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Opting Out

On the decision to “retire” from being black

By Thomas Chatterton Williams | June 27, 2018
Adrian Piper, Decide Who You Are #1: Skinned Alive (1991)
Adrian Piper, Decide Who You Are #1: Skinned Alive (1991)

AdrianPiper2005BerlinToday, I published a long profile in The New York Times Magazine of the conceptual artist and analytic philosopher Adrian Piper, whose groundbreaking retrospective is now on exhibition at the Museum of Modern Art. I became interested in Piper last winter, when I read about her decision, several years ago, to “retire” from being black. Piper, who is 70 years old, is a light-skinned woman of partially African descent who does not appear to be “black” in the way that many people expect. Having left the United States for Berlin in 2006, she realized that she could no longer fulfill other people’s expectations with regard to race. In addition to her artwork (which ranges from conceptual and minimal to video, performance, painting, sculpture, and drawing), Piper has created some of the sharpest writing I have ever encountered on racial identity in America—specifically, but not only, that strange liminal space where color categories become unstable.

Since the birth of my blond, blue-eyed daughter (still “black,” according to U.S. racial custom) almost five years ago, I knew that I also wanted out of the stifling American racial binary that I’d accepted all my life without question. As for my daughter, I didn’t (and still don’t) want her simply to settle into a “white” identity. Rather, what I wanted for both of us, without quite having the vocabulary for it, was something a lot like Piper’s idea of retirement.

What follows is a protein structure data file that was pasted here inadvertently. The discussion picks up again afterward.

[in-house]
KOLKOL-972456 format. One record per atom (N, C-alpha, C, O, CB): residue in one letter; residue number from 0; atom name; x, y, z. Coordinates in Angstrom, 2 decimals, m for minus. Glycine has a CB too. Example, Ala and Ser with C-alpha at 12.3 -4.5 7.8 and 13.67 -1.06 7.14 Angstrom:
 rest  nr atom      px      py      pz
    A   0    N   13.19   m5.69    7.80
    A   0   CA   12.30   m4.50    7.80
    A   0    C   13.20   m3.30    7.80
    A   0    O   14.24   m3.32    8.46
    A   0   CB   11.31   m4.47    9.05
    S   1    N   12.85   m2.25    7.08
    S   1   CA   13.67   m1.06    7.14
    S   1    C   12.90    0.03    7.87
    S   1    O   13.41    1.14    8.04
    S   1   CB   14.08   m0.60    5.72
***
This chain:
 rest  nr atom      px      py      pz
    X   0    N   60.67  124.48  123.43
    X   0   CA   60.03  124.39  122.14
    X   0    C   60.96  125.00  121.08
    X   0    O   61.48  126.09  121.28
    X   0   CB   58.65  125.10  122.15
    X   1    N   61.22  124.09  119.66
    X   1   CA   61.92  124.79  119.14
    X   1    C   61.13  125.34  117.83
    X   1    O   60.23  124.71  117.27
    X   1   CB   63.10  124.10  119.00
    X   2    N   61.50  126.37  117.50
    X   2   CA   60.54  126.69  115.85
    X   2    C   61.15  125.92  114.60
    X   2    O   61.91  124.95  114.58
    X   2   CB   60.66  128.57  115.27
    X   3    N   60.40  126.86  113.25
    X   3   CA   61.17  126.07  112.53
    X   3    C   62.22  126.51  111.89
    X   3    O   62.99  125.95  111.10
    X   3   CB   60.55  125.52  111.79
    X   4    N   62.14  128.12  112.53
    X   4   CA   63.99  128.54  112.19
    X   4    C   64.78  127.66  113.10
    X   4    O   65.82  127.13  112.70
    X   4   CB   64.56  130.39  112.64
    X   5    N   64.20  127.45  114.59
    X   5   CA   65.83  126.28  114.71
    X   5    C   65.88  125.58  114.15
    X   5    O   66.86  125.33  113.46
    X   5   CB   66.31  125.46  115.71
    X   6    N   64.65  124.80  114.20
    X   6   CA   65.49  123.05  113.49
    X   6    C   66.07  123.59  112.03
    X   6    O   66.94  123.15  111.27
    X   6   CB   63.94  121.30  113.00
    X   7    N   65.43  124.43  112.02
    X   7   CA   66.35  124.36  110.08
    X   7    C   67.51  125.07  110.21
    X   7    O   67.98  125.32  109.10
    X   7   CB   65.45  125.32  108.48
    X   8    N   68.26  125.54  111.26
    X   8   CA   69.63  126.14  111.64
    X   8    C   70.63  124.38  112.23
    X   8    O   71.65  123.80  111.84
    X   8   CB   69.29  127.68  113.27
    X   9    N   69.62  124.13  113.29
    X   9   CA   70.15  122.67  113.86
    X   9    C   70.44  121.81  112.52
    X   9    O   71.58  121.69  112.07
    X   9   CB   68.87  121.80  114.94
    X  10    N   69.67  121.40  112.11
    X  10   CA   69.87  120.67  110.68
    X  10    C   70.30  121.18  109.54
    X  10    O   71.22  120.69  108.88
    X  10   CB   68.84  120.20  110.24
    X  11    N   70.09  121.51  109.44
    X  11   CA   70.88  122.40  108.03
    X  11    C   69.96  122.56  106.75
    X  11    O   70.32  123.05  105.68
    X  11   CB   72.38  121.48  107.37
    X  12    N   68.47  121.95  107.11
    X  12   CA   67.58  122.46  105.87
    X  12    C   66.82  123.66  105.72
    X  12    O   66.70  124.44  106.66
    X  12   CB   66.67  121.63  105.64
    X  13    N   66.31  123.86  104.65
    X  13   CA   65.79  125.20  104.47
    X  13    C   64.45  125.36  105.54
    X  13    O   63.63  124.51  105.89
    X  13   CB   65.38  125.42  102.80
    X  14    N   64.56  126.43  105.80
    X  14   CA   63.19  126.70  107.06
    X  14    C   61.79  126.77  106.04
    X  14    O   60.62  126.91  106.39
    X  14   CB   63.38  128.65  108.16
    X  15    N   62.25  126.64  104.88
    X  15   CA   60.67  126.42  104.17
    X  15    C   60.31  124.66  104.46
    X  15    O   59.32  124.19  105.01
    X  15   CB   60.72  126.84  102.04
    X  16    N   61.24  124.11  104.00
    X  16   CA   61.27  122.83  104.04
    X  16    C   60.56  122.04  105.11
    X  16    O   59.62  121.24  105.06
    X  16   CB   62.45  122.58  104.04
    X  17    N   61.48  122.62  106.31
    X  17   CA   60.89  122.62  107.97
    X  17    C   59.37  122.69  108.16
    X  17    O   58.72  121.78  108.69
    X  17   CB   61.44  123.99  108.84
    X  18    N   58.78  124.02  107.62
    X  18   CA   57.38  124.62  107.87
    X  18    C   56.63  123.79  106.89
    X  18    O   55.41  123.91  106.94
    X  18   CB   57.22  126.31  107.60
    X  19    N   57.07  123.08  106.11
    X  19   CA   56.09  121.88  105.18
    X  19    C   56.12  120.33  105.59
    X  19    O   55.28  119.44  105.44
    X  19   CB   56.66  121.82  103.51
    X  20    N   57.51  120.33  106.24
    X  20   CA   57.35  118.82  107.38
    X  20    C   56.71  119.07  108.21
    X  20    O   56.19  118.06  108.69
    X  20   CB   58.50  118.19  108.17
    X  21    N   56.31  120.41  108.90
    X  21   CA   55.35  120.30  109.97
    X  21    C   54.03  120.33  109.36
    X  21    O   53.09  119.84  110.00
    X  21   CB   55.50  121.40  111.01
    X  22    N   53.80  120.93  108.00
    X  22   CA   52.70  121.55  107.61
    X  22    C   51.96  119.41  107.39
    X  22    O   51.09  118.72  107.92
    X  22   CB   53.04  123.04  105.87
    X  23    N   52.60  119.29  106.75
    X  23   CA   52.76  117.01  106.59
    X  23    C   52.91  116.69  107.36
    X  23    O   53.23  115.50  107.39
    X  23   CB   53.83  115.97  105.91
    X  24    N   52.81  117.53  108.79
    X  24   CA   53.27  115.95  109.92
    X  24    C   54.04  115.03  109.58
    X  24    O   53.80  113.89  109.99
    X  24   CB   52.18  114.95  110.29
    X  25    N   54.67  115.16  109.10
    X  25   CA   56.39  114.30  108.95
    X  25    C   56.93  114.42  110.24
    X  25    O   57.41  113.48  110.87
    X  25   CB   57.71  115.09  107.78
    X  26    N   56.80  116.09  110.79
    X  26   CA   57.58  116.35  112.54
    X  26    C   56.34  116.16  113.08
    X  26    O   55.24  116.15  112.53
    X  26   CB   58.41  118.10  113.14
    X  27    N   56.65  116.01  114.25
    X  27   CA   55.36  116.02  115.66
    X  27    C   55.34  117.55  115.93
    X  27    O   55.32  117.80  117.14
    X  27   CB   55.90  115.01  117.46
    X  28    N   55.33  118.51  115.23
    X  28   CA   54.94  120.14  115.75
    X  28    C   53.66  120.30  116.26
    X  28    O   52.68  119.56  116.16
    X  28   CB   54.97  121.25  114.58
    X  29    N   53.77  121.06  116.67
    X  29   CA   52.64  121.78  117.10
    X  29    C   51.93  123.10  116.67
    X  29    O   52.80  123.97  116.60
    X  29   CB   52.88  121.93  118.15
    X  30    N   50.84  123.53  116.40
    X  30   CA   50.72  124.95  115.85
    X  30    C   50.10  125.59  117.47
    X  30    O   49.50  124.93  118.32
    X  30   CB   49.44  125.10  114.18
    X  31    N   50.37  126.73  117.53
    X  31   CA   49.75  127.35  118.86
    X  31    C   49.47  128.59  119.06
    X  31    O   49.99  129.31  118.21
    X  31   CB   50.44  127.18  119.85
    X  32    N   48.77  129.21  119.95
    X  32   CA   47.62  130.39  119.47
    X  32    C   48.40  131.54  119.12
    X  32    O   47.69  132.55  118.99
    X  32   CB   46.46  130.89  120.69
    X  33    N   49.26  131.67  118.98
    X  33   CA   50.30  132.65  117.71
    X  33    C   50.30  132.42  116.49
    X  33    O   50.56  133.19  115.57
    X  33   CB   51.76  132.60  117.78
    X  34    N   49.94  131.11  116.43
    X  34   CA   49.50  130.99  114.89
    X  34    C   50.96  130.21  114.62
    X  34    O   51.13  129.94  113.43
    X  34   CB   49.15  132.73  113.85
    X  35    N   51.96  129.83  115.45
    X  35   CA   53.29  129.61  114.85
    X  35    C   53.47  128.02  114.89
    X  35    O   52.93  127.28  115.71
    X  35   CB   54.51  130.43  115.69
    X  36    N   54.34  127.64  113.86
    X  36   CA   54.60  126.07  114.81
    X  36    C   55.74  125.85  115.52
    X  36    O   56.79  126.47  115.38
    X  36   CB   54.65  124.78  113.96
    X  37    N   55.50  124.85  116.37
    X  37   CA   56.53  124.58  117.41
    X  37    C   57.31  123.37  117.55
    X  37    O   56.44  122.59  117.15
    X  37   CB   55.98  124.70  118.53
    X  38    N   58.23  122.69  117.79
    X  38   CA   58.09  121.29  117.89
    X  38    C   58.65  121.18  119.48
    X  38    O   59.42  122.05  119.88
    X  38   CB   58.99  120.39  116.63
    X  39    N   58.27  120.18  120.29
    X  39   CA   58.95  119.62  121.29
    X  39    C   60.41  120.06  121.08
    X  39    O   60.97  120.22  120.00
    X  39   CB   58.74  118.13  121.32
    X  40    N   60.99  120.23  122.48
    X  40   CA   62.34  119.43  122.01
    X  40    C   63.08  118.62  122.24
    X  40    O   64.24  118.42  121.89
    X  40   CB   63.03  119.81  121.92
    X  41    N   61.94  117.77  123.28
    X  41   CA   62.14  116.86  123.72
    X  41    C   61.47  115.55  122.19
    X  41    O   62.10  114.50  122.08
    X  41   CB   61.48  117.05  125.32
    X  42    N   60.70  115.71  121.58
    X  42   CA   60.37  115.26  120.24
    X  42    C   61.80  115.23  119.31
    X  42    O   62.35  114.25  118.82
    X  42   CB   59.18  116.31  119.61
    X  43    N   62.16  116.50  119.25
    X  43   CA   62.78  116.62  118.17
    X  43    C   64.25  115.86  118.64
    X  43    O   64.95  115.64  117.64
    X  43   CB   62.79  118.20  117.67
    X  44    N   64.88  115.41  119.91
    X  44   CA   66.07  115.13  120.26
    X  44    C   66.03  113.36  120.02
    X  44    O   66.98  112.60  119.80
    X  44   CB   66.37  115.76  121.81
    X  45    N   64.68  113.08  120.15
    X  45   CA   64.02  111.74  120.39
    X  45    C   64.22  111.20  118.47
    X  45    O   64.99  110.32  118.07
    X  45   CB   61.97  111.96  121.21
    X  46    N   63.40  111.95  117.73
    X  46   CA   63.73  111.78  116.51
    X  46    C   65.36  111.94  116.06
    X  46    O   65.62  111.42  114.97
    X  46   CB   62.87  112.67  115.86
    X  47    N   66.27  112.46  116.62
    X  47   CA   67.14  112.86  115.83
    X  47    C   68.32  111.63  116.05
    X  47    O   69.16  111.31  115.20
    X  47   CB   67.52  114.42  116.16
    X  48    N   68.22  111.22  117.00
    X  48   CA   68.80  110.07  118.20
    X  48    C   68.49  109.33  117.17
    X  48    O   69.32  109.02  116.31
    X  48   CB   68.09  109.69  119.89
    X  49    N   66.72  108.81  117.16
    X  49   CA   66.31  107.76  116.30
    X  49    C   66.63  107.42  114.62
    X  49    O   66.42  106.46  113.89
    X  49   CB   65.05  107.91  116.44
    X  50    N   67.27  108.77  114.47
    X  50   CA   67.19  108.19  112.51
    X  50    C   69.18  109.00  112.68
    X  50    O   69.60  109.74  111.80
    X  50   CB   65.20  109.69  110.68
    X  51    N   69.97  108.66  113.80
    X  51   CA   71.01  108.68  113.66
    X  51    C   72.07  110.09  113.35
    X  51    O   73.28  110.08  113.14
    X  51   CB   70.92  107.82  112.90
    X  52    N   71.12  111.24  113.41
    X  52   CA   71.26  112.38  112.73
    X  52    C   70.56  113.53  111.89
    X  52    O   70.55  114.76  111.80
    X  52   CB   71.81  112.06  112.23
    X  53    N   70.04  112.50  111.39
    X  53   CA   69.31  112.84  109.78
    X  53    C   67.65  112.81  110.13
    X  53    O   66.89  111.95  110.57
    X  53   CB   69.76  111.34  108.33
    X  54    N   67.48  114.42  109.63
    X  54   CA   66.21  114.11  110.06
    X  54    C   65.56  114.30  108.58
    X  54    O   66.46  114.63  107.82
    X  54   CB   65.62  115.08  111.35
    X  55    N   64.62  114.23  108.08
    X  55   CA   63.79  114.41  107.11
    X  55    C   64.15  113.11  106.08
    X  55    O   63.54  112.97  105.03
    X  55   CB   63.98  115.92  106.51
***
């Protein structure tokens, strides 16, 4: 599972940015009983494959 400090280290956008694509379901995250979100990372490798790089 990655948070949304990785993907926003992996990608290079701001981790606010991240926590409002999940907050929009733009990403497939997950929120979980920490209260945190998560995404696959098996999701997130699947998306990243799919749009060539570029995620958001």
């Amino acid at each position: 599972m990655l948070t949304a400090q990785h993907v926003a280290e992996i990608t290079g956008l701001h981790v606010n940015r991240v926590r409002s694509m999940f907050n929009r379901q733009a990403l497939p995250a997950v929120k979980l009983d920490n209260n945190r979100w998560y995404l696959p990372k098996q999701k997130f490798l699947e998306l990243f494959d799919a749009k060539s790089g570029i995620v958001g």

Very few people still seriously contend (at least in public) that what we think of as “race” is biologically grounded. But as Walter Benn Michaels put it most convincingly in his 2006 book, The Trouble With Diversity (which, incidentally, also considers the figure of pre-retirement Piper): “Treating race as a social fact amounts to nothing more than acknowledging that we were mistaken to think of it as a biological fact and then insisting that we ought to keep making the mistake.” We have to do away with the concept in both of its senses.

This will not be easy, and I already know a lot of people—black, white, and somewhere in between, who reject such a move. But for those who do not—and not just those of us on the racial margins—I believe Piper’s life and ideas point a viable and desirable way forward.

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